Docker for Windows is a product offered by Docker that allows users to set up a Docker container on a client-based operating system (Windows 10).
Containers are all the rage these days, and Docker is king of the containers. Not to be left out of the container space, Microsoft has been collaborating with Docker quite a bit within the past few years to get the Windows ecosystem up to par with their Linux counterparts. One outcome of that Docker/Microsoft partnership has been a product called Docker for Windows.
Although similar to the Docker for Windows Server, Docker for Windows is different. Docker for Windows only runs on Windows 10 Professional or Enterprise 64-bit which we’ll be working on this article. However, if you’re running a legacy Windows system, you could always check out Docker Toolbox.
Getting Started with Docker
Docker for Windows comes in two flavors - Community Edition and Enterprise Edition. Since we’re not going to be doing anything fancy and I like free stuff, we’re going to use the Community edition.
On our Windows 10 machine, we’ll first need to download Docker for Windows Community Edition. Once downloaded, run the installer. When complete, it will ask you to log out of Windows. Log out and log back in again.
Once Docker for Windows is installed, it will automatically start up when the computer has rebooted. When it does, you will be prompted to install the Hyper-V and Containers features. Go ahead and then reboot.
Click OK but don’t fret if nothing happens. Docker for Windows is installing the Hyper-V and Containers features in the background. Wait a minute or so, and you will notice your computer reboot. Once your computer reboots, Docker will attempt to start in the system tray.
If Docker does not start when you’re running Windows 10 in an already virtualized environment like Parallels, VMWare Fusion on MacOS, or perhaps an IaaS cloud instance, it will probably fail to start giving you an error message about not being able to start a MobyLinuxVM virtual machine. For us though, since we’re going to create a Windows container anyway, we need to switch Docker for Windows to use Windows containers.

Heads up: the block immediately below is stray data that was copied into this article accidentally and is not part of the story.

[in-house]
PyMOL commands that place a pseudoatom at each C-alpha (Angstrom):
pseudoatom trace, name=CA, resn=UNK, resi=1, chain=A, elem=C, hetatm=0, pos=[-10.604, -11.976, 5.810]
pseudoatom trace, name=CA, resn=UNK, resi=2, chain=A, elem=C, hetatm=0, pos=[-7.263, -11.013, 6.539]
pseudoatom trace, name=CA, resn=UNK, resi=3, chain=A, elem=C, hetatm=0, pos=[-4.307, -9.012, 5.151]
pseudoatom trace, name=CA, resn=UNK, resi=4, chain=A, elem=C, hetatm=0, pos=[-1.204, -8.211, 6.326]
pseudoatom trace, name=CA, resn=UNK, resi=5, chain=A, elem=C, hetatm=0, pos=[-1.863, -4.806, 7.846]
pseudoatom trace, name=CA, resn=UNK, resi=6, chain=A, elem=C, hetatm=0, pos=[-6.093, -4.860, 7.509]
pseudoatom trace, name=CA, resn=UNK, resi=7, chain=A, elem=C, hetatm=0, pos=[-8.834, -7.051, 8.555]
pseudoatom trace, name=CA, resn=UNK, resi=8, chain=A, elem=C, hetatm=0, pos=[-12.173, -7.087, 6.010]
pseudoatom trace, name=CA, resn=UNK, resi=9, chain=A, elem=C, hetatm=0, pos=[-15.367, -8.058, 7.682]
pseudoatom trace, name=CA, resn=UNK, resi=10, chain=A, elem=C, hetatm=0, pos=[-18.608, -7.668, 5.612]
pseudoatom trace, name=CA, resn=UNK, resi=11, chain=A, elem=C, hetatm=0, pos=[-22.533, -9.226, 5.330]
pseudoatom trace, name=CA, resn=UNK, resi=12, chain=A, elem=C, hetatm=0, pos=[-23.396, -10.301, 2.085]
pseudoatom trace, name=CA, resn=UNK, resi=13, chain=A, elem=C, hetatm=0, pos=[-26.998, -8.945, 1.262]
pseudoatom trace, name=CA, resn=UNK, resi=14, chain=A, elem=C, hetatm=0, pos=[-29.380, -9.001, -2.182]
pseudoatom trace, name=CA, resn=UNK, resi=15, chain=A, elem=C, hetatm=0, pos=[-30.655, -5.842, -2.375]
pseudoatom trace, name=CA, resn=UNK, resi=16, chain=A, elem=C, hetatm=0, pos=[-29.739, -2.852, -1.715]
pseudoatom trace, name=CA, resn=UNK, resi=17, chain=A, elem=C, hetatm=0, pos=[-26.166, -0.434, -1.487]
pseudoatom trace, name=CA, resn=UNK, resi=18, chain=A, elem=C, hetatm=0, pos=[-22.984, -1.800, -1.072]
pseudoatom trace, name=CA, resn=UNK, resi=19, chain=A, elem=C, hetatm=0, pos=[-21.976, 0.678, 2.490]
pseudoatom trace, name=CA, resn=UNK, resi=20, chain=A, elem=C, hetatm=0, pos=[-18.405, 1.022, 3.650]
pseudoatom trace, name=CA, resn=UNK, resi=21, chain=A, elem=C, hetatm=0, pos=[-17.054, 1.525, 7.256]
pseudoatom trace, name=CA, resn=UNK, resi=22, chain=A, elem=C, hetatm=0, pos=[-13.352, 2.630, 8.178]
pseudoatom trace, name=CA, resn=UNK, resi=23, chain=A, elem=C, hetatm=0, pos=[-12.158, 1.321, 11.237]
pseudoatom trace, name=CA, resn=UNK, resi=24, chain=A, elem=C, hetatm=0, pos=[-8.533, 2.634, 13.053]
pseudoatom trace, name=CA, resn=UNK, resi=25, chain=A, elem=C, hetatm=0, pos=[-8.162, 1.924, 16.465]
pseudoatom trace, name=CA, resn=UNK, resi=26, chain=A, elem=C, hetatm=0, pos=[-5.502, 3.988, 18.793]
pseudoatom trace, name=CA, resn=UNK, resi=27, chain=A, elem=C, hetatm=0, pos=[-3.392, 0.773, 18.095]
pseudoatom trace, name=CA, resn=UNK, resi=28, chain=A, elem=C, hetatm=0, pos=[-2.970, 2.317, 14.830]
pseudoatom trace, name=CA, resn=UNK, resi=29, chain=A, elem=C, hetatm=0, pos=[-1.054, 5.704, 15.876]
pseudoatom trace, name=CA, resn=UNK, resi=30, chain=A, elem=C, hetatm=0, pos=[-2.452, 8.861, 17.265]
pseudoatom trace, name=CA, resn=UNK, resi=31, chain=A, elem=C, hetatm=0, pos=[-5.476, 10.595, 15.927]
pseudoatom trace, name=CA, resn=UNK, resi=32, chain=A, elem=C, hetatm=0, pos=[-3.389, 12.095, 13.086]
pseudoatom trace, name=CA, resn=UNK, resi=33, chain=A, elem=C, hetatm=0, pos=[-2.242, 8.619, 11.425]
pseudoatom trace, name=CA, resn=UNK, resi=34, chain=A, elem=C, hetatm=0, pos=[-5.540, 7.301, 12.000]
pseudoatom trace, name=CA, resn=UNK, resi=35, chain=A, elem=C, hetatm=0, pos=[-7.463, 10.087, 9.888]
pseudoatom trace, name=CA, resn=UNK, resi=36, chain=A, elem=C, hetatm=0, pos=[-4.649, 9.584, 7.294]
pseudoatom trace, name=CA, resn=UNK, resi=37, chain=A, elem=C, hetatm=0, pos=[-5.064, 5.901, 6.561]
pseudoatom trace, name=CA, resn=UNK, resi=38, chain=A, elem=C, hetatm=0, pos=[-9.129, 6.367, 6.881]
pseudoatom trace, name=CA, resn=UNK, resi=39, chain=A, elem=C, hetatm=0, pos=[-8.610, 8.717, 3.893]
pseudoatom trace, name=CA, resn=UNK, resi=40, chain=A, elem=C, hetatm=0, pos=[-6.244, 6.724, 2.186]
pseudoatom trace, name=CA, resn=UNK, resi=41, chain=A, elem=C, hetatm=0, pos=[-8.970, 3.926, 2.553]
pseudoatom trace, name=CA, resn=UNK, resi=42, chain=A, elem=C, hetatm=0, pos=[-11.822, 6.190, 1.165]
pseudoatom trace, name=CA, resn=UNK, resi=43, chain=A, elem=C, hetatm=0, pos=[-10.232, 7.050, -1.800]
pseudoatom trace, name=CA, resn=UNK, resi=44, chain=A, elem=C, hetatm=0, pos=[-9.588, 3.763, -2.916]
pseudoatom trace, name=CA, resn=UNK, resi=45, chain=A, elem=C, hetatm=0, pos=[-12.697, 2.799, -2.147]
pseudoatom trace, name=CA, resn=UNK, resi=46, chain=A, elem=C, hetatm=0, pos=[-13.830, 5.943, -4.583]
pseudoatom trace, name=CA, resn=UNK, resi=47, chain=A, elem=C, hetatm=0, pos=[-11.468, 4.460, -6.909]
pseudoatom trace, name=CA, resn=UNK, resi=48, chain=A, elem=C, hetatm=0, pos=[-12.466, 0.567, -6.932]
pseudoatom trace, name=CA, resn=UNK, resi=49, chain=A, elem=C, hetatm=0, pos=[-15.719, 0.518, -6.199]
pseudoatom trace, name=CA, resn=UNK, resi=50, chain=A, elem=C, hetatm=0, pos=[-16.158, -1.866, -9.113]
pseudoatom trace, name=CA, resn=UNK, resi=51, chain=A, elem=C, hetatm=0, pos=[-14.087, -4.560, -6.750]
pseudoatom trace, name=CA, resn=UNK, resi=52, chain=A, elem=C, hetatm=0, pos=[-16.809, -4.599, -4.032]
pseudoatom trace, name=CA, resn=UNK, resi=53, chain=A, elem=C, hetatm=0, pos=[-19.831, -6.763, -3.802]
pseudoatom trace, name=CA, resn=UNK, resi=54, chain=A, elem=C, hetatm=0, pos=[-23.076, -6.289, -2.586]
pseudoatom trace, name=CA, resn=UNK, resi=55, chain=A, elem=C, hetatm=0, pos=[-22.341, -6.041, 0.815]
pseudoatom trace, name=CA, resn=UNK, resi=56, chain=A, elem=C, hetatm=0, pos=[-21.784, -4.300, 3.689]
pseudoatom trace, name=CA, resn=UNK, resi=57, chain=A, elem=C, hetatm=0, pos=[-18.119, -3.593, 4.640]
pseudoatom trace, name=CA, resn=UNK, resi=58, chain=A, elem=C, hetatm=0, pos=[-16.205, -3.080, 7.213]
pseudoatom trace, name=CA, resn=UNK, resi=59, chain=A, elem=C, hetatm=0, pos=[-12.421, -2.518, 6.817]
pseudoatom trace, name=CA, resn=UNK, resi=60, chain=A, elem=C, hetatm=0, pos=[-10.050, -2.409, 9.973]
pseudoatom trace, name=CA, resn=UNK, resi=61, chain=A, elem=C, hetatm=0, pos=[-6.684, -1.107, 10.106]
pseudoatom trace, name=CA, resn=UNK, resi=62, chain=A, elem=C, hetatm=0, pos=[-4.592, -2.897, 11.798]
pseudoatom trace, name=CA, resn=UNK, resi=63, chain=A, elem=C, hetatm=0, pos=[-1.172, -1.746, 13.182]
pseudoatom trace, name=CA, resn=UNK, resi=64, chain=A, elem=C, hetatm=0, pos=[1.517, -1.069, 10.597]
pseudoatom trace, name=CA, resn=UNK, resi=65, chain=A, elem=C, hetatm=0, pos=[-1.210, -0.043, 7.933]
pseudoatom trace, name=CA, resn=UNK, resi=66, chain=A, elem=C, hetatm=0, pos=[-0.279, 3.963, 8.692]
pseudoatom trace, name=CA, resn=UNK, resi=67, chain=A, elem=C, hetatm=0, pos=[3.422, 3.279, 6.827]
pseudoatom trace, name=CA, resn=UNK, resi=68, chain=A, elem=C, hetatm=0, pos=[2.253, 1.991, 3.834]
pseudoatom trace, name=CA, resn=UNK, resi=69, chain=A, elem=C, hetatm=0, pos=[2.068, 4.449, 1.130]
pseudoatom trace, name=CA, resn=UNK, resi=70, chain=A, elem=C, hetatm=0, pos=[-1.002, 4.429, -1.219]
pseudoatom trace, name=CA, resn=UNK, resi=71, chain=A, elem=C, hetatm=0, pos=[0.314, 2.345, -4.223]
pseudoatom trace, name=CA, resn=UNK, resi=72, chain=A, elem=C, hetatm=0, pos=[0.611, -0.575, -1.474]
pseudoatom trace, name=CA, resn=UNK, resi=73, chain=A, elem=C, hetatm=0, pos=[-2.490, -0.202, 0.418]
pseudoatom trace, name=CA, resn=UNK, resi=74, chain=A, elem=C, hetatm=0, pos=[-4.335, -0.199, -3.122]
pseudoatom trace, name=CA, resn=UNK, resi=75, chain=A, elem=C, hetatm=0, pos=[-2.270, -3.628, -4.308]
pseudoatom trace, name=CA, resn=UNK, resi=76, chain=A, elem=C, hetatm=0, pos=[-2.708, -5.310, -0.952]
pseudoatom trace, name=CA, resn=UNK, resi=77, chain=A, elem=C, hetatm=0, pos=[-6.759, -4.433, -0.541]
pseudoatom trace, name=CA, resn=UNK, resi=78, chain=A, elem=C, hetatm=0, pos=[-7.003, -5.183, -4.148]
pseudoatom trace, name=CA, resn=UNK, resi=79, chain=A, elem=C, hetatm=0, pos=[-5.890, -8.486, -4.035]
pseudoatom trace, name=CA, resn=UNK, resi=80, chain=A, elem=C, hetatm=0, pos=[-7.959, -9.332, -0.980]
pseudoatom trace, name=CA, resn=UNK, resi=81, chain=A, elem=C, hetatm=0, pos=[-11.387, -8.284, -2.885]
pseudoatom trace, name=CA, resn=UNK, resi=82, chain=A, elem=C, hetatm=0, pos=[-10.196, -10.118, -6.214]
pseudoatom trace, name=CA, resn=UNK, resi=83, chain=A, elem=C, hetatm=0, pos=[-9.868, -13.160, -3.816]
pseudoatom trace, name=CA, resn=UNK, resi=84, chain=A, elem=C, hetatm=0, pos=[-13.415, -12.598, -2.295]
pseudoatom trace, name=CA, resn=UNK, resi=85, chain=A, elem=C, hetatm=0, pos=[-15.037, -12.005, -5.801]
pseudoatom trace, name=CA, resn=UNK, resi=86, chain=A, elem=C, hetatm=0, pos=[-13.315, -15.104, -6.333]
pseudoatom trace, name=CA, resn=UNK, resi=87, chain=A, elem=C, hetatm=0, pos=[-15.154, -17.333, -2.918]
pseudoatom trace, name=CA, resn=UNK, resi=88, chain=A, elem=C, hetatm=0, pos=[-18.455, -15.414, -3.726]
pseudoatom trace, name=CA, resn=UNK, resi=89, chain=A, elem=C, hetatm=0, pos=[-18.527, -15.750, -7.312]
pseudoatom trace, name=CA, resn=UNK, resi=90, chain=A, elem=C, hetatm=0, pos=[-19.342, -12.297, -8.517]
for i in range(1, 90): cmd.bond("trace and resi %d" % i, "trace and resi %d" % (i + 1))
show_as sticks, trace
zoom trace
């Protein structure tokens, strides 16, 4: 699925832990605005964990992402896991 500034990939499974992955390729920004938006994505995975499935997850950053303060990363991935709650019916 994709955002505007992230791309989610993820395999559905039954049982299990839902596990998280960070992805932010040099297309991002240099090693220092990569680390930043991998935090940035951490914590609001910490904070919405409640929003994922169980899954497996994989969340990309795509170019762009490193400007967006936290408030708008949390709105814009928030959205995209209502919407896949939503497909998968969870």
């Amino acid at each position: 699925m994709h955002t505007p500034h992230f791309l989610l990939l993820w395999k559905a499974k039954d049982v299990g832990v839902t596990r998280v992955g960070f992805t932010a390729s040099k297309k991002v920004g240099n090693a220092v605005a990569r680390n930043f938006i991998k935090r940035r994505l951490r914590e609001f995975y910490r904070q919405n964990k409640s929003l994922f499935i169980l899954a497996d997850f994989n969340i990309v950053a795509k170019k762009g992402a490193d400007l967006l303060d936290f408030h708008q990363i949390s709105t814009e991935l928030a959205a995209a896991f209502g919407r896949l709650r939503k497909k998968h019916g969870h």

Once you switch it over to use Windows containers, Docker should start up properly. The next step is to pull down an image to use. I’d like to set up a Windows Server Core container. I’ll search the official Docker registry using docker search via cmd or PowerShell. This will get me the name of the image to pull down.
PS> docker search *windowsservercore*
NAME DESCRIPTION STARS OFFICIAL AUTOMATED
microsoft/windowsservercore Windows Server Core base OS image for Window… 340
Once I know the name of the image, I can then pull down the image to my computer using docker pull.
PS> docker pull microsoft/windowsservercore
Using default tag: latest
latest: Pulling from microsoft/windowsservercore
3889bb8d808b: Downloading [> ] 63.29MB/4.07GB
cfb27c9ba25f: Downloading [==> ] 62.29MB/1.308GB
This will download and decompress a Windows Server Core image.
Running a Docker Container
Once the image has been downloaded, you can now run a container from that image. To do so, we’ll use the docker run command. The docker run command uses an image to create a container from scratch to run a specific command in. In our example, I’d like to run PowerShell in my new Windows Server Core image. To do so, I’ll specify the name of the image and the PowerShell executable.
PS> docker run microsoft/windowsservercore powershell
Copyright (C) 2016 Microsoft Corporation. All rights reserved.
You’ll see though that it didn’t do much. It brought up PowerShell in the container and then exited. I expected to be presented with a PowerShell session. The reason for this is because, by default, docker run isn’t interactive, meaning it runs whatever the command is and exits. To be able to use PowerShell in that container, I’ll have to use the -it argument. This will open up PowerShell and leave it running for me to then use as I wish.
Congrats! You’ve set up your first Windows container on Docker!